Caffeine Myths: Dark vs. Light
Last week’s Caffeine 101 just skimmed the surface explaining the buzz from our cup. We now know the effects of caffeine are quite personal. Restlessness, jitters, increased alertness, and other possible effects all depend on our individual tolerance.
But can we alter how much caffeine we ingest based on different roasts or brews?
Welcome to Kicking Horse Coffee’s very first Mythbusters entry.
First myth up to debunk...
Dark Roasts vs. Light Roasts
So which is it? Which type of roast contains more caffeine?
I’ve heard countless times people declaring to only drink dark roasts because they have higher levels of caffeine. I myself was in the opposite camp. Under the impression it was actually light roasts that contained more. I naively assumed caffeine was burnt off during roasting (you can rest assured to know I’m not a Roaster). I too was wrong... It happens.
The truth is that caffeine is extremely stable during the roasting process.
If you went bean for bean with a light roast versus a dark roast, each would have relatively the same level of caffeine. Comparing our Hola and 454 Horse Power® blends, beans from each have a very similar percentage of caffeine.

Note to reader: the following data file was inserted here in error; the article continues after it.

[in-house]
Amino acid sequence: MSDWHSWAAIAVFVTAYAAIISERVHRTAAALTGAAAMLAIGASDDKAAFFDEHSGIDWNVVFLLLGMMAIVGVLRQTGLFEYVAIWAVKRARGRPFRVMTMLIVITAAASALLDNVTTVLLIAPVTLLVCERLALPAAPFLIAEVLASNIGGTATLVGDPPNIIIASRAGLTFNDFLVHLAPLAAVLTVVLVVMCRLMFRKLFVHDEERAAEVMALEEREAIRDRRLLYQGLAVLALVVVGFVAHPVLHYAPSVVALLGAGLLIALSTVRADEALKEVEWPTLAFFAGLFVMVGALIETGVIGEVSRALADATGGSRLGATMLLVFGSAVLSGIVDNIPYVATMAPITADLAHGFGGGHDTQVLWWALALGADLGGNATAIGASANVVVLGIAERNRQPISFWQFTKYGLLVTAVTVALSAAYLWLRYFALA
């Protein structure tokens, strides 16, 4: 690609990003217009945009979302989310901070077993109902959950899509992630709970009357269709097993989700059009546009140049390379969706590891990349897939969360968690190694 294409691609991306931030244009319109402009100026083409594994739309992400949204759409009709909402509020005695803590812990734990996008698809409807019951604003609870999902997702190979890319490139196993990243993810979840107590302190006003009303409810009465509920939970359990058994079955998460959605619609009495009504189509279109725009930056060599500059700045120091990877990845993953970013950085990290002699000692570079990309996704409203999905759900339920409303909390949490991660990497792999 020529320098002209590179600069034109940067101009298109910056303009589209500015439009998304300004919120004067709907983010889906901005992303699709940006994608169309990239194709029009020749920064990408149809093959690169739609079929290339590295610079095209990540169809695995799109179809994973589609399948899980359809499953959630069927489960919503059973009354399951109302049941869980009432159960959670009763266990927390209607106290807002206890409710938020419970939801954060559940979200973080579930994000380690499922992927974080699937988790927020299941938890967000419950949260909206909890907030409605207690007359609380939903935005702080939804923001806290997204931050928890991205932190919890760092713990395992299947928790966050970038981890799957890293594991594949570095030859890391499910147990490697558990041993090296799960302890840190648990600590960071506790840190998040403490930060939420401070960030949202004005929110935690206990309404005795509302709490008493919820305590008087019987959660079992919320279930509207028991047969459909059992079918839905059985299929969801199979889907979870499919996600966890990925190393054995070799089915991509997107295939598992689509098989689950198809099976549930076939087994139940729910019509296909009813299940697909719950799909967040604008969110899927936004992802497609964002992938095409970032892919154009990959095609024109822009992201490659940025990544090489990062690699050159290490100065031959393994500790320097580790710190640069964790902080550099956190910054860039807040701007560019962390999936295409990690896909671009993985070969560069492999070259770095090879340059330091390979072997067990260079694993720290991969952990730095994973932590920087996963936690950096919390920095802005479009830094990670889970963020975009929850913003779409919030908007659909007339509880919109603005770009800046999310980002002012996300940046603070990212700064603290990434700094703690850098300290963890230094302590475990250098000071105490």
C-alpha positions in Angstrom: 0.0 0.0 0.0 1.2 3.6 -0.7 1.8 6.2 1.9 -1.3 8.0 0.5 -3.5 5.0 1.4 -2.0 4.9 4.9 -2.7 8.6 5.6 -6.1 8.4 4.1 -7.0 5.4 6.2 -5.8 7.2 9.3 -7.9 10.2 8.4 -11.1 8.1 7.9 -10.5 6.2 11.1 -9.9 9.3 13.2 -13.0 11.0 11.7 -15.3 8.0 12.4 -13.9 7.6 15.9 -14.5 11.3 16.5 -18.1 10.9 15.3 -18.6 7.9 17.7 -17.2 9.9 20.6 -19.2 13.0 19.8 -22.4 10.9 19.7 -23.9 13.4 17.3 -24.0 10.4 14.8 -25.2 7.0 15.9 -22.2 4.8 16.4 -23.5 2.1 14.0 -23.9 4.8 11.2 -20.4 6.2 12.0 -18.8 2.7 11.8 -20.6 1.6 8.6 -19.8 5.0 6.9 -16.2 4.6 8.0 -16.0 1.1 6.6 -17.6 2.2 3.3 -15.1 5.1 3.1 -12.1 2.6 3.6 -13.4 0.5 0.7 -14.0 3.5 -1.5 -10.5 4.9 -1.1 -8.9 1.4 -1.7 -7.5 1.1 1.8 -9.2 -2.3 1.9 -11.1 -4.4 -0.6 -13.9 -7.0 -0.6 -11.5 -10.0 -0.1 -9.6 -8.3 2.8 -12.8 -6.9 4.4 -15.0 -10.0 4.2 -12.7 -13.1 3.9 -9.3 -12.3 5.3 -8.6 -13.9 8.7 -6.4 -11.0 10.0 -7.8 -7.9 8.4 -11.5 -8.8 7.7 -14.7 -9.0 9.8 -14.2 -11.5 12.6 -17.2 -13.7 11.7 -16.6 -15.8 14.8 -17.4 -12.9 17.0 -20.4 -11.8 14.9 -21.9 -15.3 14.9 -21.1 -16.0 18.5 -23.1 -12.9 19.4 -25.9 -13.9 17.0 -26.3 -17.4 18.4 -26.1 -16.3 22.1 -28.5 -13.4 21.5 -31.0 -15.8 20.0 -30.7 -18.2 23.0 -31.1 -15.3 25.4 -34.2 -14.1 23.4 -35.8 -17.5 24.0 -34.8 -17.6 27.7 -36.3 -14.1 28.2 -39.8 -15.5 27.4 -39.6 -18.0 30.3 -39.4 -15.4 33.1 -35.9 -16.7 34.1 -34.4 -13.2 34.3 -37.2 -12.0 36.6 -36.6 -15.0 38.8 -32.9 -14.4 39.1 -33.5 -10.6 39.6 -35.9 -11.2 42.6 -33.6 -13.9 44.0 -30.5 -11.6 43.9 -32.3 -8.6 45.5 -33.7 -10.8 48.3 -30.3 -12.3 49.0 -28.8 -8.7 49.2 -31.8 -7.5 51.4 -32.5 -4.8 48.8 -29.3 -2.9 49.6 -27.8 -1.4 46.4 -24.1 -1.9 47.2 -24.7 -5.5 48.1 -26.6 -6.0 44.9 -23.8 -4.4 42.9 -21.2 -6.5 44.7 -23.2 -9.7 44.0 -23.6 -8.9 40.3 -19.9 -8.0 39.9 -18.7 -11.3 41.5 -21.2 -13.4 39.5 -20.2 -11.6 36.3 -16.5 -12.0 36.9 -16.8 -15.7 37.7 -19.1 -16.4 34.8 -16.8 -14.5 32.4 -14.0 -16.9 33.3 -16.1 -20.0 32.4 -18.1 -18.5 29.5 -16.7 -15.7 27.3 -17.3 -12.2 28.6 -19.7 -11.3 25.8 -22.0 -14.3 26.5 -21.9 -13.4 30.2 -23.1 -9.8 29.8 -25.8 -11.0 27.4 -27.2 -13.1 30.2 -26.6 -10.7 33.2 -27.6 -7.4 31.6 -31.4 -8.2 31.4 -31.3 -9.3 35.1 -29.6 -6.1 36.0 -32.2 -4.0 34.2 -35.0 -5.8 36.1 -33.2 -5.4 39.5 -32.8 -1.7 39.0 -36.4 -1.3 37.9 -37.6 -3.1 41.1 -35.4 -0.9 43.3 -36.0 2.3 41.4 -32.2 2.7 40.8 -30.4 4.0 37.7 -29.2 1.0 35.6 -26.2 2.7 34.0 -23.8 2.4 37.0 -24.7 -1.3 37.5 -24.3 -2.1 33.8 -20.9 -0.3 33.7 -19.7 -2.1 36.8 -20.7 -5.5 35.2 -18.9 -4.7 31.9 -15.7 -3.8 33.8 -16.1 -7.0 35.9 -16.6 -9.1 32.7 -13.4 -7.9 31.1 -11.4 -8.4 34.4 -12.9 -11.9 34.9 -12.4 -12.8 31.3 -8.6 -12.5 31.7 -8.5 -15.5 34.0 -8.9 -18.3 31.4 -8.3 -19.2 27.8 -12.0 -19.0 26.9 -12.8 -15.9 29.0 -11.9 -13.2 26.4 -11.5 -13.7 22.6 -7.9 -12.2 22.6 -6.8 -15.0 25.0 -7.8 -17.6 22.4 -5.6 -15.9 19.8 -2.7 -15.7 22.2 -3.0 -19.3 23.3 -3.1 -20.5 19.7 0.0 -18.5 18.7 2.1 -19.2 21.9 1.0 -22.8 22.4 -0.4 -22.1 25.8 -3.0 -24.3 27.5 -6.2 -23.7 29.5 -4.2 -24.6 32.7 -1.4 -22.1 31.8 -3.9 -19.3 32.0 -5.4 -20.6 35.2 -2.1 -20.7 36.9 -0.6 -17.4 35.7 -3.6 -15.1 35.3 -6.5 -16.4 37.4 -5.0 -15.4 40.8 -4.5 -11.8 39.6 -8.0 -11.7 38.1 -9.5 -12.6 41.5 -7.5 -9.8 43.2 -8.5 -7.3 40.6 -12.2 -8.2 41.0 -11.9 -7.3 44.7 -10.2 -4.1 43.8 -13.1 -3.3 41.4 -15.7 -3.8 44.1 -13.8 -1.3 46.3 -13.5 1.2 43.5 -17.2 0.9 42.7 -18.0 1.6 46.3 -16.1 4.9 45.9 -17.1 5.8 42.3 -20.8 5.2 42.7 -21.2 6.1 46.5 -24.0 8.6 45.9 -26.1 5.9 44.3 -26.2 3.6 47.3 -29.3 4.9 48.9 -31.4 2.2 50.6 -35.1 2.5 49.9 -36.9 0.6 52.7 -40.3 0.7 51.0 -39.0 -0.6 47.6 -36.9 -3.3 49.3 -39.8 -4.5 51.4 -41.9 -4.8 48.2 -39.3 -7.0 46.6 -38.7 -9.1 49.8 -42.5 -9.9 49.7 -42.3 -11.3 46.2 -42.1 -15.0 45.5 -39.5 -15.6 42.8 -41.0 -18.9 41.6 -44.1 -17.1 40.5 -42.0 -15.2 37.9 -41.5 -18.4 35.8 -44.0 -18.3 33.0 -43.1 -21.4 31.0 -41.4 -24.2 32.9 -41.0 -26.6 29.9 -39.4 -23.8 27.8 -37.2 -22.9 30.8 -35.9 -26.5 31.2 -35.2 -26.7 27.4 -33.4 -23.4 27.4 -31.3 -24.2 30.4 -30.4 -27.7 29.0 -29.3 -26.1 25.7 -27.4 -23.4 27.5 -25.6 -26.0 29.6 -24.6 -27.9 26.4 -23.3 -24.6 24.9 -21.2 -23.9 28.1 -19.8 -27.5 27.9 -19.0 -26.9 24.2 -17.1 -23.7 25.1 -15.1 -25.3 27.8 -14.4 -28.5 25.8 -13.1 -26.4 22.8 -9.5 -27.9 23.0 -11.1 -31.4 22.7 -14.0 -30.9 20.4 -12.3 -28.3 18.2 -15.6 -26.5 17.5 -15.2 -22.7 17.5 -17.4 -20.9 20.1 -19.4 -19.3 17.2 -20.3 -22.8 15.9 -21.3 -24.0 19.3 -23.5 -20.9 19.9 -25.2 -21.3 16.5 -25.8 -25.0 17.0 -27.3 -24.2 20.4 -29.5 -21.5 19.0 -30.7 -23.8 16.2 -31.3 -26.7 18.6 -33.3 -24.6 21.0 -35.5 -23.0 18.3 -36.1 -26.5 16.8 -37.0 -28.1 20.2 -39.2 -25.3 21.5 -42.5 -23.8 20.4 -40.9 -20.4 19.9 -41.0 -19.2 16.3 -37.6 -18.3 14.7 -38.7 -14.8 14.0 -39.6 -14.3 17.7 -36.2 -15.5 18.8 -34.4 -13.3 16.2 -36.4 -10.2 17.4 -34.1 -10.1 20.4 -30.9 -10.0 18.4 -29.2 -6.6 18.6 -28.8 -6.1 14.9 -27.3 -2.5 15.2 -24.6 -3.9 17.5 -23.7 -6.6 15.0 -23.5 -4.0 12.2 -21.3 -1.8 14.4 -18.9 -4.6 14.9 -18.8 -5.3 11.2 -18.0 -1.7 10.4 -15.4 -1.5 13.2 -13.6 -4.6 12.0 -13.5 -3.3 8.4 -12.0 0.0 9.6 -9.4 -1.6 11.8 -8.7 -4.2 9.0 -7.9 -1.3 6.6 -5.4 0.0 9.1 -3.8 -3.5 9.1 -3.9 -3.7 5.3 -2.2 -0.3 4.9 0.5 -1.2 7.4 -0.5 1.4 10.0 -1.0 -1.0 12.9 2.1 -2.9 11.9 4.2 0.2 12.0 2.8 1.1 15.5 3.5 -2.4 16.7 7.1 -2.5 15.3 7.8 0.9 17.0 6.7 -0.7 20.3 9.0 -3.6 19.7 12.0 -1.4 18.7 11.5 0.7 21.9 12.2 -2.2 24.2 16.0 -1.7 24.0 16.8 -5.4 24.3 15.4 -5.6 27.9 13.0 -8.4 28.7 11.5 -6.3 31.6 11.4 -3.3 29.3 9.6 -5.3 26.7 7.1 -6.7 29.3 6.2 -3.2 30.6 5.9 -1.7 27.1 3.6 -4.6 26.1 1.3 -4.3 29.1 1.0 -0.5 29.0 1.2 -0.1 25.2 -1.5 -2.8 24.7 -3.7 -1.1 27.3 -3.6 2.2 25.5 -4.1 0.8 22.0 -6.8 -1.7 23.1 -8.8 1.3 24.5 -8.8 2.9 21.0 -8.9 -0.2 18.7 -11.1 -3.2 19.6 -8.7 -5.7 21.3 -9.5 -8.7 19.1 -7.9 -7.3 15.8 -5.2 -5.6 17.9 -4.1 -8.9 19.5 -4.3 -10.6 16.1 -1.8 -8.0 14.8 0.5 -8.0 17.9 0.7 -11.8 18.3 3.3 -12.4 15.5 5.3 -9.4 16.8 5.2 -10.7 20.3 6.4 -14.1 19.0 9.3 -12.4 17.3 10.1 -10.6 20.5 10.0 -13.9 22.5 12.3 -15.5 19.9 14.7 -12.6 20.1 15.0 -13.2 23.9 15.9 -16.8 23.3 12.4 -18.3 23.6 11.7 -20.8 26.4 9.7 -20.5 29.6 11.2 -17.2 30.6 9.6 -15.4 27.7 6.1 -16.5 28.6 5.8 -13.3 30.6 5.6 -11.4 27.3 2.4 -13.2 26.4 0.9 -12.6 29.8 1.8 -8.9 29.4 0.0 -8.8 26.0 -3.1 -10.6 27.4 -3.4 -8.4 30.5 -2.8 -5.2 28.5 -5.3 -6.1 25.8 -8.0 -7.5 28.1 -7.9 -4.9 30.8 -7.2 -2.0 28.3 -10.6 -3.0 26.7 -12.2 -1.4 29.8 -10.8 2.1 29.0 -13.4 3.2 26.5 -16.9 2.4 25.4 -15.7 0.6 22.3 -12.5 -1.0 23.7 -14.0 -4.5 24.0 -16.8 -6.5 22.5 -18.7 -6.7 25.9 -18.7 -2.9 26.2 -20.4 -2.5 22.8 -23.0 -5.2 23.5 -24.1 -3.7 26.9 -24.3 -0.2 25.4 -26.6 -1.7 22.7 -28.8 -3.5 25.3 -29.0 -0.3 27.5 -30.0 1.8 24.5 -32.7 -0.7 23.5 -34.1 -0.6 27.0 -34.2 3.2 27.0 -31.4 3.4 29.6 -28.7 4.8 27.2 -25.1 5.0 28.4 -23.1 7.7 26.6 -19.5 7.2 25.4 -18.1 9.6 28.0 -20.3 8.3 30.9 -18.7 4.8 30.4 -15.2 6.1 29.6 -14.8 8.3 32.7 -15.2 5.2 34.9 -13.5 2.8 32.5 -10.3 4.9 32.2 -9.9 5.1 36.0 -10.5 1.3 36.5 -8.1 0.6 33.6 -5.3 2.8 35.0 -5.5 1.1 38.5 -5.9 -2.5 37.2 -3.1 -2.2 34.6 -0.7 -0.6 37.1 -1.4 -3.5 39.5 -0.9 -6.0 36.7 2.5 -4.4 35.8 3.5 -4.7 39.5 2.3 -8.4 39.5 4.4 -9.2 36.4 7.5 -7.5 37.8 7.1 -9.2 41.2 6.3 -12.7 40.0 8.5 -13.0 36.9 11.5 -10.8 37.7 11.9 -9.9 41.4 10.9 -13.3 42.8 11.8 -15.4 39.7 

Yet, it’s not complete madness the notion of some sort of difference in caffeine levels. There can be a change in caffeine depending on how you measure your coffee.
Let me explain with a little experiment.
I took exactly ten grams of both a light and dark roast.
Counting the beans of each, I had sixty-five light roast beans and sixty-seven dark roast beans. Only a two bean difference, big deal, right? Well, actually yes, because if there is a two bean variance with just ten grams how many beans separate a pound of light and dark?
There is an estimated ninety bean difference between a pound of dark and light roast coffee, with the dark roast winning the count. (Don’t worry I didn’t count an entire pound to figure that out).
So, what does this mean? You should only buy dark roasts because you get more beans for your buck?
No, because volume is not everything. During the roasting process, a bean loses its mass. The density of the bean changes; beans that are roasted longer are less dense. That’s why you have more beans by mass of dark roasts. When coffee is roasted the beans lose roughly 90% of their water content.
So, how does this change a pot of coffee?
If you measure your coffee by scoops, light roasted coffee will have more caffeine. Since the beans are denser than a darker roast. However if you weigh out your scoops, darker roasts will have more caffeine, because there is less mass. What should also be noted is that Arabica beans vary in levels of caffeine depending on the plant species.
And, as we know from our caffeine basics the amount of caffeine in a cup of coffee is so minimal, we might not even notice the difference.
Myth be damned. Depending on how ground coffee is measured, we find only a minimal variance in caffeine content with dark and light roasts.